Flexibility is the key difference between a timeshare and a holiday club. For families who have fallen in love with a certain popular destination and are happy to return year after year, a timeshare can be a cost-effective solution to the annual booking rush. For those who enjoy experiencing new places when they spend time away from home, a holiday club is probably the better option.
Purchasing a timeshare means buying a period of time at a unit or apartment in a resort. As well as paying the cost of the timeshare, often through a finance plan, timeshare owners pay annual maintenance fees, which usually increase every year. What’s more, the owners may be responsible for major repairs or wear and tear costs as the unit and resort age.
Depending on the type of timeshare plan, the holiday period could be fixed or variable, but the resort remains the same. A fixed timeshare plan gives the owner the right to use the unit the same week or weeks every year for as long as the plan lasts. Some fixed plans stipulate a set number of years; others last a lifetime. Variable timeshare plans include floating plans, fractional ownership and biennial ownership.
- Floating plans: Owners book ahead to use the unit within a fixed period, often a season of the year.
- Fractional ownership: Owners are entitled to use the unit for a fraction of the unit’s total holiday time, like eight, 12 or 24 weeks.
- Biennial ownership: Owners have the right to holiday at the unit every other year.
The cost of a timeshare can be a significant investment, but they are not investment opportunities, per se. Timeshares rarely sell for more than the purchase price, assuming the owners can sell them.
Holiday club members (or owners) purchase points (or credits) that they use later to buy holiday time at resorts included within the club’s scheme. High-season holidays and in-demand resorts cost more points than off-season, less popular places, and they’re booked up earlier. However, holiday clubs provide more choice than traditional timeshare. As well as offering a range of destinations, a holiday club might suit a growing family for which the number of bedrooms required is going to increase over the years or a couple with older children who are about the fly the nest.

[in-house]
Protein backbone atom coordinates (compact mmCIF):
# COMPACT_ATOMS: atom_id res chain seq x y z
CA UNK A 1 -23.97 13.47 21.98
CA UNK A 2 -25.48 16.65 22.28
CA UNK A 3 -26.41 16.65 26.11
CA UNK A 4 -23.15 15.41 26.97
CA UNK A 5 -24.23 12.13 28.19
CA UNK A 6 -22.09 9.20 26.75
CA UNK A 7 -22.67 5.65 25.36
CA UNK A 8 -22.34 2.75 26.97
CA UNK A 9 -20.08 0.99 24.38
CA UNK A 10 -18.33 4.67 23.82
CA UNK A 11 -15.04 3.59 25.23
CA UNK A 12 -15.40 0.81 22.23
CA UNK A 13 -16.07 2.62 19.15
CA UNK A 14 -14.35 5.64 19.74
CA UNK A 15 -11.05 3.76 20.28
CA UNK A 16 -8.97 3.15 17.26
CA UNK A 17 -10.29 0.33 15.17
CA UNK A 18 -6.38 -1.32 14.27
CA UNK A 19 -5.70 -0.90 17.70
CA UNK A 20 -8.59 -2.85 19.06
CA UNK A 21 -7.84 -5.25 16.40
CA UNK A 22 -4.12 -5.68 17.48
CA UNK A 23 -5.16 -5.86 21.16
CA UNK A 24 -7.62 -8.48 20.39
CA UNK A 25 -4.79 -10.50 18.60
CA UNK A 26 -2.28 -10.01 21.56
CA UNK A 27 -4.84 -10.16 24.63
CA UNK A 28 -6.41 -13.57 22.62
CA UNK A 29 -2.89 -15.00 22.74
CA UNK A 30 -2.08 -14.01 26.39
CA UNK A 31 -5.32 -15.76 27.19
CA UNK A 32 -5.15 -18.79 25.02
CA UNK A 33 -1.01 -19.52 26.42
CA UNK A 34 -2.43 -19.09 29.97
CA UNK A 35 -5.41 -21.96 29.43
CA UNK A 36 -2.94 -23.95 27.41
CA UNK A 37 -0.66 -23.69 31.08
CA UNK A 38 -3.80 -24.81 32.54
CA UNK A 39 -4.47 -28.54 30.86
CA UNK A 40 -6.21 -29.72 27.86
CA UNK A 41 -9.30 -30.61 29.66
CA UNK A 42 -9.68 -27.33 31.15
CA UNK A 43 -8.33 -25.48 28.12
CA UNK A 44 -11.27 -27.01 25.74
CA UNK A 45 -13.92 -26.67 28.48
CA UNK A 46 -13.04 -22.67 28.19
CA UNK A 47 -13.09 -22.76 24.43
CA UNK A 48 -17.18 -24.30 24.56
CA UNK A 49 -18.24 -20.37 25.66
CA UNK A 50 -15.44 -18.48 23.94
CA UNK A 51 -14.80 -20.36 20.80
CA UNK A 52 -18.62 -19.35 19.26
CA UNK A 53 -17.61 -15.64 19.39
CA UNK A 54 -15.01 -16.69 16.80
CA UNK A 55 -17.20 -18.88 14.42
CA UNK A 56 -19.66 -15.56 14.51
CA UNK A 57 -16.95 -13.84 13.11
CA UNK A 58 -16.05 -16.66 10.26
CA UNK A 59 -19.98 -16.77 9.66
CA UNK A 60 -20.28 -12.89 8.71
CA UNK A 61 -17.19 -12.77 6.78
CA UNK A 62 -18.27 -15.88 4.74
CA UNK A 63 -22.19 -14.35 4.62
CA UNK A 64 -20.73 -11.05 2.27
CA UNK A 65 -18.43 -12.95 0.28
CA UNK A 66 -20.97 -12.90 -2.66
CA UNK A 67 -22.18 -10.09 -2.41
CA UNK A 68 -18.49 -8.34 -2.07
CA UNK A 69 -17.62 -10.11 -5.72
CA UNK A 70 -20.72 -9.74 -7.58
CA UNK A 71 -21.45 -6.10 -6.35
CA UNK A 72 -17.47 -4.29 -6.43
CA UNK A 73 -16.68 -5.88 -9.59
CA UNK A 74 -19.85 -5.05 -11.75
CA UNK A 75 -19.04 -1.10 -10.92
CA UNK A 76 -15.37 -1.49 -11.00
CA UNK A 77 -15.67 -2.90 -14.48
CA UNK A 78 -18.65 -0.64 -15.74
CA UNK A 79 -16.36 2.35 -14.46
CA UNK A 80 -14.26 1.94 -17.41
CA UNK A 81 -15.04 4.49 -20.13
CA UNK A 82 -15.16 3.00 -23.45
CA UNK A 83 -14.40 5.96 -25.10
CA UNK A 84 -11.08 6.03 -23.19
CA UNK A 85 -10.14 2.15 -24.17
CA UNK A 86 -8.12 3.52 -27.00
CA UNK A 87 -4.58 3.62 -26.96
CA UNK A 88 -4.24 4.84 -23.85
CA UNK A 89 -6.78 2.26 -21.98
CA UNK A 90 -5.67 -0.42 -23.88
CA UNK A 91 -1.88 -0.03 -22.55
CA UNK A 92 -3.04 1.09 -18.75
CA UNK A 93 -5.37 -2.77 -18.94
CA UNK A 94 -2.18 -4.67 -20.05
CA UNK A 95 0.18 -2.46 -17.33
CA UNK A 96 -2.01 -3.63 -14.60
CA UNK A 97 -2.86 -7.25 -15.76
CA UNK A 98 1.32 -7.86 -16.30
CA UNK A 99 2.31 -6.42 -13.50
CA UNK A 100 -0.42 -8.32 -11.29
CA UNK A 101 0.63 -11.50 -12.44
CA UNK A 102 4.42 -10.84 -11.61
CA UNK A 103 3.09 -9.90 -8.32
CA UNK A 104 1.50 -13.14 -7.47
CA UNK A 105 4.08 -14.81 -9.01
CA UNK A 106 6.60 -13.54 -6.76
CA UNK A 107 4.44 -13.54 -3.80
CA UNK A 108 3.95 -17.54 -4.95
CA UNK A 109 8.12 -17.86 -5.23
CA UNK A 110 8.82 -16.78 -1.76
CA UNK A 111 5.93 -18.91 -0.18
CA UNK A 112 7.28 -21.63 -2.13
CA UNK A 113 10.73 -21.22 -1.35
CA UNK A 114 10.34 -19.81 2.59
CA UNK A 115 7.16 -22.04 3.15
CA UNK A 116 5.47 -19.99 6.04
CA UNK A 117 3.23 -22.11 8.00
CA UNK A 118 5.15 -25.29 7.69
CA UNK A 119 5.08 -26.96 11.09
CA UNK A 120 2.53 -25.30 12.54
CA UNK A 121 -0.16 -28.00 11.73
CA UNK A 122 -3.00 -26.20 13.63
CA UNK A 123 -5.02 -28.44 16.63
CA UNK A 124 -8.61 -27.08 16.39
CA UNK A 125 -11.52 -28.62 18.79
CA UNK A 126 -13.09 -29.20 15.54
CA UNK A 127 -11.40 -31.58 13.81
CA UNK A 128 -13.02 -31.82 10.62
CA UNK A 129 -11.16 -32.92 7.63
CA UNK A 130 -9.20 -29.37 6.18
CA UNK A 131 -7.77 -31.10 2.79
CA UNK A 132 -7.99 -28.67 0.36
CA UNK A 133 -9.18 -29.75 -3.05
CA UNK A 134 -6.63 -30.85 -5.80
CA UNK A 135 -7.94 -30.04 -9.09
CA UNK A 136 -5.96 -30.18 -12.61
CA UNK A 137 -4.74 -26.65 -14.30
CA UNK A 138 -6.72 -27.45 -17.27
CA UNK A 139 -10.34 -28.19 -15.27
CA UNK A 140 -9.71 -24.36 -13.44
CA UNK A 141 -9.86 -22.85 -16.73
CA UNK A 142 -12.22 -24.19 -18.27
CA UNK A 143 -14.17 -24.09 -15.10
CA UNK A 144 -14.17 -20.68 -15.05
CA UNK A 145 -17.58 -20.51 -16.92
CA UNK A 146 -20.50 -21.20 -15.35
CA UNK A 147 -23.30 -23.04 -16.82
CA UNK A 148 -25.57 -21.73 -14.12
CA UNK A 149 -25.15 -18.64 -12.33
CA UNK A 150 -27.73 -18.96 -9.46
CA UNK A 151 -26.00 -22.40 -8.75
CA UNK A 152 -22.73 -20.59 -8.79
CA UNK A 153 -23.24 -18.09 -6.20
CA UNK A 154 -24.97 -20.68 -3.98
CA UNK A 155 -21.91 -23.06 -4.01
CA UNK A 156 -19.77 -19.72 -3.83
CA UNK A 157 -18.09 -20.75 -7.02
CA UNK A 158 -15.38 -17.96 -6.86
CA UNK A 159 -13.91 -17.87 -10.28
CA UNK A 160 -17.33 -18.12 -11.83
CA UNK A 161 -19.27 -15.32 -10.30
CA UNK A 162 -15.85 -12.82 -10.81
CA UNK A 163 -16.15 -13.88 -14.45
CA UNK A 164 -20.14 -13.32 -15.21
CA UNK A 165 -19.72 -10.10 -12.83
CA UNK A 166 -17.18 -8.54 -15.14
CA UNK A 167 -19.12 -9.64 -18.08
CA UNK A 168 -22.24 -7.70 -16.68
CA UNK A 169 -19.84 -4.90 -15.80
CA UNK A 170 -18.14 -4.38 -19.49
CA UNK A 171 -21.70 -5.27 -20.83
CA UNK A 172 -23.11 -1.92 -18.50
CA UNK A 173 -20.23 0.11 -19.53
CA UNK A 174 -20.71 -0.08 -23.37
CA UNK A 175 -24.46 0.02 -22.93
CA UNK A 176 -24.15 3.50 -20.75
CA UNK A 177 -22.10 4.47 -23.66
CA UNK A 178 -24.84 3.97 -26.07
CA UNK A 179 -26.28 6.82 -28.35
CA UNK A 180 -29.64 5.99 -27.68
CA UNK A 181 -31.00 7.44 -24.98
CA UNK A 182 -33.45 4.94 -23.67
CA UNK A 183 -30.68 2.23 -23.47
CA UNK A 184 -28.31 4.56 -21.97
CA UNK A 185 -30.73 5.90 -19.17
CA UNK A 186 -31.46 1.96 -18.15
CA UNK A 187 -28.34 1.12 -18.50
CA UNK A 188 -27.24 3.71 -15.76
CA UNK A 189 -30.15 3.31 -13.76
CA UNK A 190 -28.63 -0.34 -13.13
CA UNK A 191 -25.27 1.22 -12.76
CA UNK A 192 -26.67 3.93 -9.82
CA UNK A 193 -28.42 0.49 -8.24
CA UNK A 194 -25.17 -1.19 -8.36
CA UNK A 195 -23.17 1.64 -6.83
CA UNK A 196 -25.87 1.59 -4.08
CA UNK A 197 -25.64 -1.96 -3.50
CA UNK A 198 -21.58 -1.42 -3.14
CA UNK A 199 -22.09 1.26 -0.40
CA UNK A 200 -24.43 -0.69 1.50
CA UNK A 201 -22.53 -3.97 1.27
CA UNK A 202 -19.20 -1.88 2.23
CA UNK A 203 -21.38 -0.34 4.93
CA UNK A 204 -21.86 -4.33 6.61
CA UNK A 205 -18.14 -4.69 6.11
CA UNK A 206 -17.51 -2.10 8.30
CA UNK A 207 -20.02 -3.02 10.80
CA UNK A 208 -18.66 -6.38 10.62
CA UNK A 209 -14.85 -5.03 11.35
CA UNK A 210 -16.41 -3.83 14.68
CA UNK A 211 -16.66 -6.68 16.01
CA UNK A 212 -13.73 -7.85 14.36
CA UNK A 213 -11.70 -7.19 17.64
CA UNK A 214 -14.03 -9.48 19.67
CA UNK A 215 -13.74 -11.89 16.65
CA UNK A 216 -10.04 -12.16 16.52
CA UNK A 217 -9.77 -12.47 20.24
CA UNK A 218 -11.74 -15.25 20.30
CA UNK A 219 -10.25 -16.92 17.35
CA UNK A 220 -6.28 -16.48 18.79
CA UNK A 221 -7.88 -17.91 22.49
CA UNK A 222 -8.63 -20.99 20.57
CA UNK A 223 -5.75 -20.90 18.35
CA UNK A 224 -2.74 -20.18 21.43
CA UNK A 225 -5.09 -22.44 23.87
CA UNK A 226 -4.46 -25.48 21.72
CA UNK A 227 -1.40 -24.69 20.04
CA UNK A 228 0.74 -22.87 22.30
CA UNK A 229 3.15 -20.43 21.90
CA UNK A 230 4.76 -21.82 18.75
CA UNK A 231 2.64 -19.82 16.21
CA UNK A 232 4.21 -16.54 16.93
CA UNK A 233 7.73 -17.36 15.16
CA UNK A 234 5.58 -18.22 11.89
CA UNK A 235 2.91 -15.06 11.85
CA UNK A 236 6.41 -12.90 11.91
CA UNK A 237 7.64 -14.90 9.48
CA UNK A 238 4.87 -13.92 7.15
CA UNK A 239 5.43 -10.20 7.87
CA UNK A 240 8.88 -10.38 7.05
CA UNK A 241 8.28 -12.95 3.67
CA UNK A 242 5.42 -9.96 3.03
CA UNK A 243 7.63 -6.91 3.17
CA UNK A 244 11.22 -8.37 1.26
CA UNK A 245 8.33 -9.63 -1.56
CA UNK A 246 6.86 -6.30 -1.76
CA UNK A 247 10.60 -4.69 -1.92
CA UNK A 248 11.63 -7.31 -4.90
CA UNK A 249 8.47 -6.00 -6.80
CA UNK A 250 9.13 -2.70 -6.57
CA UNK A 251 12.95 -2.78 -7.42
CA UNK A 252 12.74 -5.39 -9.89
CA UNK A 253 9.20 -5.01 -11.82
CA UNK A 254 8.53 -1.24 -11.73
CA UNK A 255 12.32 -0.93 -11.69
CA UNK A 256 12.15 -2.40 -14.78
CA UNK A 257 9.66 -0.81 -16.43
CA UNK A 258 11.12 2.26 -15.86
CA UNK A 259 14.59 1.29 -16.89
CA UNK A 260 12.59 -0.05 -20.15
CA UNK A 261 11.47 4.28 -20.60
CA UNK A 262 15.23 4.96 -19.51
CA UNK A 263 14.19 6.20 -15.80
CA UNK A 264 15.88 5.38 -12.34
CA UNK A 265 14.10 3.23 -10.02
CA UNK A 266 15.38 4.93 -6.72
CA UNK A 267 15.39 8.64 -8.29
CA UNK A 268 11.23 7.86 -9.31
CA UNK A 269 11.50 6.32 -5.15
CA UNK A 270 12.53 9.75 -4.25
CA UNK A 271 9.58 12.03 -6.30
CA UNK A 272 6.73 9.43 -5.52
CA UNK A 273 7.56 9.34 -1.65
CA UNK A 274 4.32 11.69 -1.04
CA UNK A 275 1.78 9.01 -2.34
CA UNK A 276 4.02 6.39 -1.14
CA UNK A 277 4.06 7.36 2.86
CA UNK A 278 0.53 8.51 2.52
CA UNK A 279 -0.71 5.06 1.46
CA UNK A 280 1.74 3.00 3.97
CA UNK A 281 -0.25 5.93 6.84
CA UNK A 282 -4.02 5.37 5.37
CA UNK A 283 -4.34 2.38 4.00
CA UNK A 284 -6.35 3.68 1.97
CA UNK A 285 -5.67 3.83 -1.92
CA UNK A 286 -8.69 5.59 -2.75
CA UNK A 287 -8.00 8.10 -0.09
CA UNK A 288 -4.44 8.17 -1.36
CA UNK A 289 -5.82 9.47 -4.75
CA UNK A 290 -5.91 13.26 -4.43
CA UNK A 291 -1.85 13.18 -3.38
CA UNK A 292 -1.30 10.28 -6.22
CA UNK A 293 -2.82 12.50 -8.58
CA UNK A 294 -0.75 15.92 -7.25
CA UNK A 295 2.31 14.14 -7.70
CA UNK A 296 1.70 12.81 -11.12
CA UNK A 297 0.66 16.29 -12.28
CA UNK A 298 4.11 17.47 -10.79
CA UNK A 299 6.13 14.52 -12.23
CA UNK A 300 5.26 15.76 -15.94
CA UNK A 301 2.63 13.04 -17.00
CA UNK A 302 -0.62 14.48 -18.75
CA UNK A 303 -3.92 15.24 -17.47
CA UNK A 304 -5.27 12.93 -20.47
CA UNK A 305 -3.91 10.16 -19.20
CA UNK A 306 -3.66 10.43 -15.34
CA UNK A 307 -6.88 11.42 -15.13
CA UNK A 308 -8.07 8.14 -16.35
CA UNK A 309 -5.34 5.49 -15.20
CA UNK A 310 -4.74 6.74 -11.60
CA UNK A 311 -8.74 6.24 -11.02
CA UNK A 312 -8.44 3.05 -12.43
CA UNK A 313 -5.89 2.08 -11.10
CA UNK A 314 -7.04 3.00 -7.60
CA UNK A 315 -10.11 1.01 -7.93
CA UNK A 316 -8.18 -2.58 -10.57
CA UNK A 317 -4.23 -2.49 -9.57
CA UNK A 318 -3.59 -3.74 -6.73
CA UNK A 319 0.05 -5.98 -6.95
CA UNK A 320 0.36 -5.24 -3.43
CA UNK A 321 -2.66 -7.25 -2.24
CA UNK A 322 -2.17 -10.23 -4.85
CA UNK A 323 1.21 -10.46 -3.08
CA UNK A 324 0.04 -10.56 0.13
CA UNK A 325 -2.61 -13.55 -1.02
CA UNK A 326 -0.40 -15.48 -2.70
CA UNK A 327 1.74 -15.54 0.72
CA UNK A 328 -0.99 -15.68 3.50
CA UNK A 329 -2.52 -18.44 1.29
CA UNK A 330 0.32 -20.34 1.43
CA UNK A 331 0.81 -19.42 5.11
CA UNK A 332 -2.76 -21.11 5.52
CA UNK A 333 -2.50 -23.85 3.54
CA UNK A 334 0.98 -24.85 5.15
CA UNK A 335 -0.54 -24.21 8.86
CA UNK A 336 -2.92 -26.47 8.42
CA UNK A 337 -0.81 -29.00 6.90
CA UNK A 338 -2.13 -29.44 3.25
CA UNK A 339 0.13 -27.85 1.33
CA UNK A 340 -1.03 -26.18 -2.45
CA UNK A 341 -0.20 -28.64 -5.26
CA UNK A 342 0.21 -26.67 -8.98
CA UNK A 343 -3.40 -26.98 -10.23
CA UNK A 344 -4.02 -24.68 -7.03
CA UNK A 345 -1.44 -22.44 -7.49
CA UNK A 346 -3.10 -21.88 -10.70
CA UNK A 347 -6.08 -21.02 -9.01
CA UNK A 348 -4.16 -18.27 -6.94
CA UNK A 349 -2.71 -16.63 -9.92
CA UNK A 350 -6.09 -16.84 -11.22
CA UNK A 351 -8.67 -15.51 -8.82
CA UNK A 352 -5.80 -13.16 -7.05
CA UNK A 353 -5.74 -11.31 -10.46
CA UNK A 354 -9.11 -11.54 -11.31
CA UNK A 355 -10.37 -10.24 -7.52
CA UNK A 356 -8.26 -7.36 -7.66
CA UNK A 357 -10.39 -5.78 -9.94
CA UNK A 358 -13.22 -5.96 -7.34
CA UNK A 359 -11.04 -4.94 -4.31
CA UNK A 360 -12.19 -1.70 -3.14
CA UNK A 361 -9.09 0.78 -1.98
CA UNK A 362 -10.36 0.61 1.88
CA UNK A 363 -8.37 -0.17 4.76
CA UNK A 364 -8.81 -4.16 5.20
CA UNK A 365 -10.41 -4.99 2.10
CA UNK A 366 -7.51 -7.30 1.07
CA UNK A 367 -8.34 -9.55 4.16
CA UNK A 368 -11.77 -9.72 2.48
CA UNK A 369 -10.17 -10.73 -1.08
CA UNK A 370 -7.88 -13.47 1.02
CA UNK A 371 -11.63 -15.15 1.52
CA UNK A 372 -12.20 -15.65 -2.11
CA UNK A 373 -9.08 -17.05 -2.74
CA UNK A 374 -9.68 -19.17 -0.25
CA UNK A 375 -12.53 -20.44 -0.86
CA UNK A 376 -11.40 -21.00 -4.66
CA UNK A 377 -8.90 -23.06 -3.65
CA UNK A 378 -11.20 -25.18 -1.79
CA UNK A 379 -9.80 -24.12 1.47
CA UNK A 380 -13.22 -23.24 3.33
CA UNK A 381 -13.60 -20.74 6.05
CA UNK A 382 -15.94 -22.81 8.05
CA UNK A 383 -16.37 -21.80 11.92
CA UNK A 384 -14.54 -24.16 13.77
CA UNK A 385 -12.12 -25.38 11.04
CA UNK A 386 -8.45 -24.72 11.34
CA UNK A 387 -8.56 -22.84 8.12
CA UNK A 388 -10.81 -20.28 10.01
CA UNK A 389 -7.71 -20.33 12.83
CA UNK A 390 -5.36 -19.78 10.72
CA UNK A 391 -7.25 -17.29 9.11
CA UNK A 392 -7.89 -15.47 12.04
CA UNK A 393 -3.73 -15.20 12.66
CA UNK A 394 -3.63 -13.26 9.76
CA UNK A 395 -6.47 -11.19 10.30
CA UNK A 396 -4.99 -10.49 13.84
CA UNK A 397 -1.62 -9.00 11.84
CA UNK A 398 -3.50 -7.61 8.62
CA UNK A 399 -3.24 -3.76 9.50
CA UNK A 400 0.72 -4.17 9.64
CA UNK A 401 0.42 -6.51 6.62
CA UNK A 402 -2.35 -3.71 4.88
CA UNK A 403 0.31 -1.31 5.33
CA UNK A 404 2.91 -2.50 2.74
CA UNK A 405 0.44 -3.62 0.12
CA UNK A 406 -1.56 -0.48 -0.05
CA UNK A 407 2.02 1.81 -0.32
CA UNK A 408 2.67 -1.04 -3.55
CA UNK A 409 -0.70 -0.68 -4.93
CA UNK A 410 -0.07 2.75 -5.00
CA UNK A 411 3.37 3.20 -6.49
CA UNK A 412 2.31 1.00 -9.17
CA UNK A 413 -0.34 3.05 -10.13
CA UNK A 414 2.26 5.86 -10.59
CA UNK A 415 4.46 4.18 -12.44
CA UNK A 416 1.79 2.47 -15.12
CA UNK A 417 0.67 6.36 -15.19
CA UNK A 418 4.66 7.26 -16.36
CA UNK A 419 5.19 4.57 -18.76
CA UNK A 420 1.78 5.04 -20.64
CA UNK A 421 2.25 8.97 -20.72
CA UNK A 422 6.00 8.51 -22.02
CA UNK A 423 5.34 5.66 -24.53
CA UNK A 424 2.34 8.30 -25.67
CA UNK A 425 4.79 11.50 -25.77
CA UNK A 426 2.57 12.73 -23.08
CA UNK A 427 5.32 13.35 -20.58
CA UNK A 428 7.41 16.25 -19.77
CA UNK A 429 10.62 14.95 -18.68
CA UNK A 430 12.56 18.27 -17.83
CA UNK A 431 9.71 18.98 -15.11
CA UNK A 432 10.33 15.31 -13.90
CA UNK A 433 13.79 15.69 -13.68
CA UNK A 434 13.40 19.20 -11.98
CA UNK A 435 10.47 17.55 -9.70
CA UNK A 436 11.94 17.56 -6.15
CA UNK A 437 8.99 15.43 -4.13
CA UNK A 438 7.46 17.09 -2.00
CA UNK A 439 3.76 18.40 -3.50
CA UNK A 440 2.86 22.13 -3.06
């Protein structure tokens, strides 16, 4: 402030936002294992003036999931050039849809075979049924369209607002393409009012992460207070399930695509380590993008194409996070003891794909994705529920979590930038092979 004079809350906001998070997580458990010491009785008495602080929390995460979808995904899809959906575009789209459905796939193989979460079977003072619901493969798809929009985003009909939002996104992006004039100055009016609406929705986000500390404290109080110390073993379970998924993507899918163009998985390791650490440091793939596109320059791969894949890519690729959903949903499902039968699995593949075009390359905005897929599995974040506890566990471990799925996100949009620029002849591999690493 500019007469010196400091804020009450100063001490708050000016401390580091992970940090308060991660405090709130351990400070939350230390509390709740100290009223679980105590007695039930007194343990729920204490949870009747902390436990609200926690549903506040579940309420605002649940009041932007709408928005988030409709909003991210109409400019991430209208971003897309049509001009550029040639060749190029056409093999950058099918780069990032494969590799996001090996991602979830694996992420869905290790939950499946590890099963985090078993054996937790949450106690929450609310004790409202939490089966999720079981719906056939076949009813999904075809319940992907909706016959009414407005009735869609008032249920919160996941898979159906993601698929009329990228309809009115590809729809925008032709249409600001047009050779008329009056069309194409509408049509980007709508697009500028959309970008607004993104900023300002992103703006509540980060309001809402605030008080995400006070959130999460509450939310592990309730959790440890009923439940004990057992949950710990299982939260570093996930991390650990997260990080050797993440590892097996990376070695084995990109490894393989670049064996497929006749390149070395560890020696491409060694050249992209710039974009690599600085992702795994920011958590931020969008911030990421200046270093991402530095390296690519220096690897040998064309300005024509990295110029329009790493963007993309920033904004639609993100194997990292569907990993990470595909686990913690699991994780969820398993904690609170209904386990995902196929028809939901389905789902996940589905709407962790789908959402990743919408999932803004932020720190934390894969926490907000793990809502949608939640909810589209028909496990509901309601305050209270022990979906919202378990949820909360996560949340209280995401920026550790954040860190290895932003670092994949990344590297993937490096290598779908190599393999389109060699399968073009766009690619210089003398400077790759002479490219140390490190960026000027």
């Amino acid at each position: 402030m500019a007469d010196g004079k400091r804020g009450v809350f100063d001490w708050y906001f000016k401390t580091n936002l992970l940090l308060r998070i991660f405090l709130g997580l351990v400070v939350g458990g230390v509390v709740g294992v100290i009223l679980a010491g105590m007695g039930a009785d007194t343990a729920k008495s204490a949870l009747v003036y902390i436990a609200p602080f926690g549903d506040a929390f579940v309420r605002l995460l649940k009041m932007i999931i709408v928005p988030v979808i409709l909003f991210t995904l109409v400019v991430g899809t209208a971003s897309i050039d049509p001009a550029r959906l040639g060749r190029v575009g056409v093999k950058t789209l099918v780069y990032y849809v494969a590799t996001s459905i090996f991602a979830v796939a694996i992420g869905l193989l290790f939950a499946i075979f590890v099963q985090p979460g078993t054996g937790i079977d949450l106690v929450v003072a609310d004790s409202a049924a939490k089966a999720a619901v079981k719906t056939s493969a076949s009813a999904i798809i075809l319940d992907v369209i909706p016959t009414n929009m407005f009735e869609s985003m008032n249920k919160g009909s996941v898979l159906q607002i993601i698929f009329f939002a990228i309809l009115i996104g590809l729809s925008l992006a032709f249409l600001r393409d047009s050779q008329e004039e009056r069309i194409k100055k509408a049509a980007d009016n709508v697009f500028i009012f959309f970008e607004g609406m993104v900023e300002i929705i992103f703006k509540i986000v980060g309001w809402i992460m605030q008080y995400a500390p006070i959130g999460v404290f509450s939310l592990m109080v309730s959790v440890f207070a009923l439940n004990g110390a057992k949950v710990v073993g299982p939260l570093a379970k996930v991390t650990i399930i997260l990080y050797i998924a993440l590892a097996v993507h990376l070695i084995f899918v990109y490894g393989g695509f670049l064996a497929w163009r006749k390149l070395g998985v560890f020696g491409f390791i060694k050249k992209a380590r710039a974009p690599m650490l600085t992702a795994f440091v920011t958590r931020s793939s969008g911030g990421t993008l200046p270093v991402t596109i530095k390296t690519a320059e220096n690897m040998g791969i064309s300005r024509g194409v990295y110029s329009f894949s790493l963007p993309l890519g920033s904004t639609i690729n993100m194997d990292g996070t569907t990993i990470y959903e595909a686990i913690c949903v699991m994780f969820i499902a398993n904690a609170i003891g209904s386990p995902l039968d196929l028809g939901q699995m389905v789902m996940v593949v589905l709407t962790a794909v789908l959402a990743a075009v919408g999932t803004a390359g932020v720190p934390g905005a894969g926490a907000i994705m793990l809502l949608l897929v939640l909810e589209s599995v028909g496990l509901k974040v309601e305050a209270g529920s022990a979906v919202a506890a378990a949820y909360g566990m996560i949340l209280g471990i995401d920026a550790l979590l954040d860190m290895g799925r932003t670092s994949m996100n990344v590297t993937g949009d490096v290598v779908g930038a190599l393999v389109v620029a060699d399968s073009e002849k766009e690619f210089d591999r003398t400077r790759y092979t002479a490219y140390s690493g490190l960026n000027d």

Holiday club criteria may allow members to bank the points they don’t use one year for future use, or to borrow points from the following year. Like timeshares, holiday clubs may also charge annual dues or management fees, and these usually increase.
Timeshare exchange companies provide a compromise between the benefits of timeshares and holiday clubs. Timeshare owners deposit the week they own, and the exchange company compares its value with other deposited timeshares. The value of timeshares is calculated according to the resorts and holiday periods. The company then offers equivalent timeshares for a straight swap. Timeshare exchange companies charge a fee for membership, though the resort developer often pays new owners’ membership for the first year.